Who destroyed the economy in 2008? Democrats say it was Bush. Why? Well, because he was president, that’s why.
Why – when applying the same logic – Barack Obama STILL isn’t responsible for any of his economic mess fully two years after George W. Bush left office is anybody’s guess.
But stop and think. The primary cause for the 2008 economic meltdown was a downturn in the housing market and the underlying mortgage market.
At the core of that meltdown was GSEs (that’s “Government Sponsored Enterprises” to you) Fannie Mae and Freddie Mac.
The problem with Fannie Mae and Freddie Mac has always been that it was – and remains – a social welfare institution masquerading as a financial institution. And they have made beyond-godawful “financial” decisions because their true loyalty has always been with socialist policies rather than financial ones.
Let’s look at Fannie and Freddie’s current picture:
Fannie, Freddie’s $685B fix
Last Updated: 11:54 PM, November 4, 2010
Posted: 11:54 PM, November 4, 2010
Fannie Mae and Freddie Mac, the mortgage firms operating under federal conservatorship, may cost taxpayers as much as $685 billion as the US covers losses and overhauls the housing-finance system, Standard & Poor’s said.
Costs for resolving the two government-sponsored entities could reach $280 billion, including $148 billion already delivered under a US Treasury Department promise of unlimited support, New York-based S&P said yesterday in a research report. The government may spend an additional $405 billion to capitalize a replacement for the two companies, which own or insure more than half the US mortgage market.
“It appears unlikely in our view that housing and mortgage markets will be able to operate normally without continuing and substantial government involvement,” S&P said, citing the GSEs’ growing portfolio of unsold homes, a sluggish economy, high unemployment, the prospect of rising foreclosures and billions in legacy losses.
Treasury Secretary Timothy F. Geithner, who has said there is a strong case to be made for continued US involvement, has promised to deliver the Obama administration’s plan to overhaul the housing-finance system by the end of January. Republican lawmakers, who will take control of the House of Representatives in January, have called for the government to end its support for Washington-based Fannie Mae and Freddie Mac, of McLean, Va.
“Although federal authorities have taken no concrete public steps toward sponsoring a GSE alternative, Standard & Poor’s believes that it’s a useful exercise to consider how much such a recapitalization might cost taxpayers,” the report said.
$685 BILLION. That’s quite a mess.
Did it just happen? Hardly. This was going on for years. This was what caused the subprime crisis that destroyed our economy in 2008.
Let’s survey the record. According to record provided by The New York Times, Fannie and Freddie were in huge trouble PRIOR TO the economic collapse. And their holdings were so massive that there is simply no reasonable way that one can maintain that their crisis didn’t directly contribute to the greater crisis to be revealed. Read the article dated July 11, 2008:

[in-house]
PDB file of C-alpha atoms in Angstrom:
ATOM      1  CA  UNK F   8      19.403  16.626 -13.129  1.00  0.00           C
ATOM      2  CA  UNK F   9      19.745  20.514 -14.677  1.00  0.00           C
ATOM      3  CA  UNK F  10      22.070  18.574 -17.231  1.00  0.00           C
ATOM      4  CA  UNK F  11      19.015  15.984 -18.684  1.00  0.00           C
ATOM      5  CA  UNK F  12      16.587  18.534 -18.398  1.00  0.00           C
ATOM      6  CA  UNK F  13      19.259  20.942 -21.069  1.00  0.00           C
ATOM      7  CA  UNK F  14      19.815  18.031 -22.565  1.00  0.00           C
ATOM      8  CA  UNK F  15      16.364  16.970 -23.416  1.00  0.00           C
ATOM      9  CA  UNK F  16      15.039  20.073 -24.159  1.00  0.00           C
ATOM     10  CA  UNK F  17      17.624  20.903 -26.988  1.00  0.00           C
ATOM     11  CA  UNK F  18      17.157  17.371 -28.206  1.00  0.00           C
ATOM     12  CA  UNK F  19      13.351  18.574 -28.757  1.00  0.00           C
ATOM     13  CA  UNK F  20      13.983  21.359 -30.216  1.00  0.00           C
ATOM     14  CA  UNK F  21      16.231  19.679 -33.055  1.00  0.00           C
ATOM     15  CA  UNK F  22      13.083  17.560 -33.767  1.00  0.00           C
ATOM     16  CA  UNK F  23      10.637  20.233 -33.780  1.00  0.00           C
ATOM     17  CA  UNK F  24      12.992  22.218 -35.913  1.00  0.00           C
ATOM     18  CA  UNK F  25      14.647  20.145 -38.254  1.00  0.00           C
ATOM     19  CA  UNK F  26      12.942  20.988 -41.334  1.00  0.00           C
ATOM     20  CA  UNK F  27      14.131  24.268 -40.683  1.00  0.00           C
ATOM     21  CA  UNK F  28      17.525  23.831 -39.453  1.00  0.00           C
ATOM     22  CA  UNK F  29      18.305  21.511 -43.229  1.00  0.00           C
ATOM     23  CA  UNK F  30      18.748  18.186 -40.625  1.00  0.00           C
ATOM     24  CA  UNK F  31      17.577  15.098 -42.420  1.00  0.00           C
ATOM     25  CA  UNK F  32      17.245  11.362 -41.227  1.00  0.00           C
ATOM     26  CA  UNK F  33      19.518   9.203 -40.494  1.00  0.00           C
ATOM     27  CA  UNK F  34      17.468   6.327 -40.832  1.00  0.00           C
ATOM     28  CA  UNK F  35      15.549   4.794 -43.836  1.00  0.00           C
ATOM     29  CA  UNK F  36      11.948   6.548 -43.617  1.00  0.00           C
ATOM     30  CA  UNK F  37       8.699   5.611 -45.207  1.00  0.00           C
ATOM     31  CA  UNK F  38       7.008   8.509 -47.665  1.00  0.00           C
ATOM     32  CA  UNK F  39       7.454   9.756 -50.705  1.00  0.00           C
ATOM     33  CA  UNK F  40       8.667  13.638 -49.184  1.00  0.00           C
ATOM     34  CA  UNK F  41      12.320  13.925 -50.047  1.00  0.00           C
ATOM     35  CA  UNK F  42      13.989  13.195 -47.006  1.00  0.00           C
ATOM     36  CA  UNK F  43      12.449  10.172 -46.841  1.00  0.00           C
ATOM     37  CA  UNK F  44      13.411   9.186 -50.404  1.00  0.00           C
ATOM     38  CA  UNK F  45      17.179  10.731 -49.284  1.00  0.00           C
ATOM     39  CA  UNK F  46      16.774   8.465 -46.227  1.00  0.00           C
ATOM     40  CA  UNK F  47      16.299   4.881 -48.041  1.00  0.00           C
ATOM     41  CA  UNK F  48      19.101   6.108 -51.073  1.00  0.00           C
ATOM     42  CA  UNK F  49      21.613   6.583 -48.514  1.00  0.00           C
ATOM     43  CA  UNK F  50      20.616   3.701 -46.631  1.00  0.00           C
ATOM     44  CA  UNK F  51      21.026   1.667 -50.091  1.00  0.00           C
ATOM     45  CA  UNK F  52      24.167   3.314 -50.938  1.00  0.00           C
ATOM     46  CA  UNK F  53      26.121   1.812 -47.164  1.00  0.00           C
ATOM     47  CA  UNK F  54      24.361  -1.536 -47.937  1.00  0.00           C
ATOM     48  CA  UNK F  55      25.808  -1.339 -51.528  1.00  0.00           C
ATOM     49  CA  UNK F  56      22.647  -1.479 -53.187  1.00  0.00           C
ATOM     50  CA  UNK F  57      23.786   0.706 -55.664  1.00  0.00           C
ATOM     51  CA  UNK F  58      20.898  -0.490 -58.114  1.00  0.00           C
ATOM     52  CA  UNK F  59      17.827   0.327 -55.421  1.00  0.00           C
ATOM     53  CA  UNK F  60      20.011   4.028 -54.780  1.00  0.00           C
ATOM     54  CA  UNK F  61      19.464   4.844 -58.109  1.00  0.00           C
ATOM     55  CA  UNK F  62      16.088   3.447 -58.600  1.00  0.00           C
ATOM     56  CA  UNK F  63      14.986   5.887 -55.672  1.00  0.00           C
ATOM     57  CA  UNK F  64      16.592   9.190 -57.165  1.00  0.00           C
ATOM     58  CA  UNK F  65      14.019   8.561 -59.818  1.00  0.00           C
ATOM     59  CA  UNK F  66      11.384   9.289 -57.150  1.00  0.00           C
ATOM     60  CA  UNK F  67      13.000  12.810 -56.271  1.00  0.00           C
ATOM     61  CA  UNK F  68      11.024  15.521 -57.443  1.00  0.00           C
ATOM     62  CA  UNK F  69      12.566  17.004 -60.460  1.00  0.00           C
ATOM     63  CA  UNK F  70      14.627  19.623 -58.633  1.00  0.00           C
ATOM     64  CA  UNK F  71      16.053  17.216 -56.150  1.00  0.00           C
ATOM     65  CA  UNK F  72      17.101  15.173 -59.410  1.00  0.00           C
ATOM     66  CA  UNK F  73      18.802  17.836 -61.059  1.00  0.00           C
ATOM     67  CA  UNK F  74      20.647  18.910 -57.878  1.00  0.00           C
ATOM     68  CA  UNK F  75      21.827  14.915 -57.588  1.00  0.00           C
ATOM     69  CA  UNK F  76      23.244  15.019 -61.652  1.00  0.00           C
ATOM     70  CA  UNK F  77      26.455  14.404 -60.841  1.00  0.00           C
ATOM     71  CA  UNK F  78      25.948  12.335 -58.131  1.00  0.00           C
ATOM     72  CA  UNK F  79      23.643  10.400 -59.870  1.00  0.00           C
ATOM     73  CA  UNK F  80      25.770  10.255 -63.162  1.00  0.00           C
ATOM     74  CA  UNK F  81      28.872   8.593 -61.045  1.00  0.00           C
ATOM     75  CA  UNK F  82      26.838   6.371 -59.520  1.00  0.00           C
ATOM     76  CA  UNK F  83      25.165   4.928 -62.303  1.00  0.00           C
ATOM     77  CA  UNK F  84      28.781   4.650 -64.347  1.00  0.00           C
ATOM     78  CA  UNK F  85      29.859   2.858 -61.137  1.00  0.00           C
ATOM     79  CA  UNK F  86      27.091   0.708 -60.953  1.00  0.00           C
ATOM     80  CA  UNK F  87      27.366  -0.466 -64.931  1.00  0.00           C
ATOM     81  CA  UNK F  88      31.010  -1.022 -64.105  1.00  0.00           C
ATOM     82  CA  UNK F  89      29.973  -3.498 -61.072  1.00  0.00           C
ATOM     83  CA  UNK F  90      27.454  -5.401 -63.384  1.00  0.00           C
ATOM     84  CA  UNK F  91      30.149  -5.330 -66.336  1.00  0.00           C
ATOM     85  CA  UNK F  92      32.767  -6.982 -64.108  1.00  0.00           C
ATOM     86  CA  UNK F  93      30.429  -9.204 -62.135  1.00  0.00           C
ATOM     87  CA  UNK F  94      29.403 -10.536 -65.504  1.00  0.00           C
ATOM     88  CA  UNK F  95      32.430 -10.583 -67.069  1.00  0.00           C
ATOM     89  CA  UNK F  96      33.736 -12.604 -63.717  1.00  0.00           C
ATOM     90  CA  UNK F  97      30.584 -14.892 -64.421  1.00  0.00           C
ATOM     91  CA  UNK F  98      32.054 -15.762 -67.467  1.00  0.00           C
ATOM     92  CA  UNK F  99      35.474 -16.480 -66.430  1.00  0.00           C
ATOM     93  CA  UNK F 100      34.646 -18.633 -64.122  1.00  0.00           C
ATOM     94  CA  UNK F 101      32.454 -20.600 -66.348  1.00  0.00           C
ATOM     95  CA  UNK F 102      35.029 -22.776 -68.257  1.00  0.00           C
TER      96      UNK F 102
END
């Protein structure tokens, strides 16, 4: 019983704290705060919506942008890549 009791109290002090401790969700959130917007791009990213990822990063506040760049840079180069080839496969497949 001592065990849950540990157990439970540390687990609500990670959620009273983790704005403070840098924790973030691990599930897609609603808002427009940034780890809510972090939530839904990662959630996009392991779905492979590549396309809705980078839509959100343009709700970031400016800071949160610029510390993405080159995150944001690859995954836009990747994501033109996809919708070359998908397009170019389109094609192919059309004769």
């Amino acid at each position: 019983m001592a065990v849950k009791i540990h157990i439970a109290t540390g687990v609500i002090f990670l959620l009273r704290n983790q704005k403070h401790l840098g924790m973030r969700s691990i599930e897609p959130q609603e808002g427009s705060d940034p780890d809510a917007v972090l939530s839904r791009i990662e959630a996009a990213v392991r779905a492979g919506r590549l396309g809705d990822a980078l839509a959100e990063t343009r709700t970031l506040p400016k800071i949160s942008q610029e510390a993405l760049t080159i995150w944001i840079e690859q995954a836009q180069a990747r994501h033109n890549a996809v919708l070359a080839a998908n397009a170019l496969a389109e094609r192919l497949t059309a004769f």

Fannie Mae and Freddie Mac are so big — they own or guarantee roughly half of the nation’s $12 trillion mortgage market — that the thought that they might falter once seemed unimaginable. But now a trickle of worries about the companies, which has been slowly building for years, has suddenly become a torrent.
A timeline of the subprime loan crisis of 2008 clearly reveals that it was Fannie Mae’s collapse that started the entire mess rolling downhill. From Wikipedia:
- September 7: Federal takeover of Fannie Mae and Freddie Mac, which at that point owned or guaranteed about half of the U.S.’s $12 trillion mortgage market, effectively nationalizing them. This causes panic because almost every home mortgage lender and Wall Street bank relied on them to facilitate the mortgage market and investors worldwide owned $5.2 trillion of debt securities backed by them.
- September 14: Merrill Lynch is sold to Bank of America amidst fears of a liquidity crisis and Lehman Brothers collapse
- September 15: Lehman Brothers files for bankruptcy protection
- September 16: Moody’s and Standard and Poor’s downgrade ratings on AIG‘s credit on concerns over continuing losses to mortgage-backed securities, sending the company into fears of insolvency. In addition, the Reserve Primary Fund “breaks the buck” leading to a run on the money market funds. Over $140 billion is withdrawn vs. $7 billion the week prior. This leads to problems for the commercial paper market, a key source of funding for corporations, which suddenly could not get funds or had to pay much higher interest rates.
- September 17: The US Federal Reserve lends $85 billion to American International Group (AIG) to avoid bankruptcy.
- September 18: Treasury Secretary Henry Paulson and Fed Chairman Ben Bernanke meet with key legislators to propose a $700 billion emergency bailout through the purchase of toxic assets. Bernanke tells them: “If we don’t do this, we may not have an economy on Monday.”